The BCS race is heating up as teams jockey for position in the race for a national championship. With five undefeated teams ranked at the top of the BCS standings, a case could be made for any of them to be in it at the end. But without head-to-head matchups, it’s all just talk and posturing from fans and pundits.
It almost wasn’t, though, for two of those top five teams. The Kansas State Wildcats and Oregon Ducks, ranked No. 3 and No. 4, were set to play a home-and-home series starting last season that was called off at the last minute. That would have pitted the Ducks and Wildcats against each other this season during the teams’ non-conference slates, something that Oregon has been getting killed for in the computer rankings.
So what went wrong? Well, as is the case with most things, we can blame Jerry Jones.
Oregon was set to take on K-State last season when the 2011 Cowboys Classic offered the Ducks a slot against the LSU Tigers. Oregon executive assistant AD Dave Williford contacted Kansas State to reschedule the game. The Wildcats, saying that they couldn’t reschedule because they were moving to a nine-game conference schedule, countered with ‘let’s just call off the home-and-home,’ and Oregon agreed.
According to reports, the move left Oregon a bit upset as they had to scramble to fill out their schedule. But in addition to a minor inconvenience in scheduling, the move did more damage to the Ducks than they probably realized. Oregon’s non-conference schedule this year was a team from the Sun Belt, a team from the Mountain West Conference and an FCS opponent.
In other words, it was weak. That weak non-conference schedule has torpedoed Oregon’s standing in the computer rankings, which take strength of schedule into account, and caused the Ducks to fall in the BCS despite convincing wins in the last two weeks.
Ironically, the team benefiting from Oregon’s BCS tumble is Kansas State. The Wildcats jumped the Ducks this week in the BCS standings after their convincing win over the West Virginia Mountaineers.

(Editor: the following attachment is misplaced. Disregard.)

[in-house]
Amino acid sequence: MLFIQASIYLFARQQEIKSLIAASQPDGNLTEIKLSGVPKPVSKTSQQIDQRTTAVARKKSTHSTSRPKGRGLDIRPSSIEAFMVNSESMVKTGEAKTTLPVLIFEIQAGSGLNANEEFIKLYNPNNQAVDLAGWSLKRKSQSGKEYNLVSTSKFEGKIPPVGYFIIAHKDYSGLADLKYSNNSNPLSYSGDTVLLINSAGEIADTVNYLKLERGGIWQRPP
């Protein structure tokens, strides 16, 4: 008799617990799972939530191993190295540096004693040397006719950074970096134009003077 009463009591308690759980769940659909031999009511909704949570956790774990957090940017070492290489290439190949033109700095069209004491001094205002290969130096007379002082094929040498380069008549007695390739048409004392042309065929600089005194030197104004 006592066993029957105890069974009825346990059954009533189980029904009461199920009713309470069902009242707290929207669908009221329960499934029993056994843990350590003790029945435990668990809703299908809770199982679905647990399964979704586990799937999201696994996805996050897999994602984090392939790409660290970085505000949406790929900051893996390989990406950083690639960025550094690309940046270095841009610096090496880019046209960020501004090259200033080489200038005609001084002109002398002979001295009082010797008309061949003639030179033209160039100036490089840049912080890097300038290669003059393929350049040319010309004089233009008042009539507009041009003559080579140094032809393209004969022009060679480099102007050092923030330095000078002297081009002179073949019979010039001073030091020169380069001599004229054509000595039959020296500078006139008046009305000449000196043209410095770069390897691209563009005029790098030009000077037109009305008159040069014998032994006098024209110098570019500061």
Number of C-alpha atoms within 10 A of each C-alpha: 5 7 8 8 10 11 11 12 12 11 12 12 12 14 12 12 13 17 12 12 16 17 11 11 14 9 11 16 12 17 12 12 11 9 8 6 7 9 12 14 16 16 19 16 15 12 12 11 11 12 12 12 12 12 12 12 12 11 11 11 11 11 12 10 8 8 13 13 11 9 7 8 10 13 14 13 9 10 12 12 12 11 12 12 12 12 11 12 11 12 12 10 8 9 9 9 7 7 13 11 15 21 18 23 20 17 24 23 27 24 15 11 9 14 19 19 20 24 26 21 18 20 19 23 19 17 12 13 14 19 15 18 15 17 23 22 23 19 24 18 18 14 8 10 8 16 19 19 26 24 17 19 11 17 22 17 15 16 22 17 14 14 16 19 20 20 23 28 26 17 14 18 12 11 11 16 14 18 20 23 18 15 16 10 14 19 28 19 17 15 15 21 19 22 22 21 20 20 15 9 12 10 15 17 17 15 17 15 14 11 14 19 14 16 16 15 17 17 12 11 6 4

Had the teams played their home-and-home series, that scenario never would have happened. A K-State win would have given the Cats a firm hold on the No. 3 spot in the first BCS rankings (and maybe even No. 2). A win for Oregon would have eliminated the perception that they schedule soft and bolstered their computer rankings, which would have given them a boost in their BCS average.
It’s interesting to note that Oregon was actively trying to give themselves a tougher schedule. In 2011, they wanted to play both LSU and K-State with a rematch against the Wildcats for 2012. That would have really put a dent in the “Yeah, but they don’t play anybody” argument against Oregon.
But the real loser in this situation was the average college football fan. In a landscape of early-season snooze-fests between big time college programs and the small schools they pay handsomely to beat up on, this would have been an epic matchup. Collin Klein and the Wildcats’ opportunistic defense against the unrelenting tempo of Chip Kelly‘s blur offense? That would have been must-see TV.
It wasn’t meant to be, however, as K-State decided to walk away rather than reschedule. So now, as the two undefeated teams jockey for position in the national title race, we are left with nothing but “what ifs” and wild speculations about which team is better.
Undoubtedly, it will all shake out by season’s end, with one team ranked above the other. But for now we can look back and think about the game we almost got to see, if it wasn’t for that meddling Jerry Jones.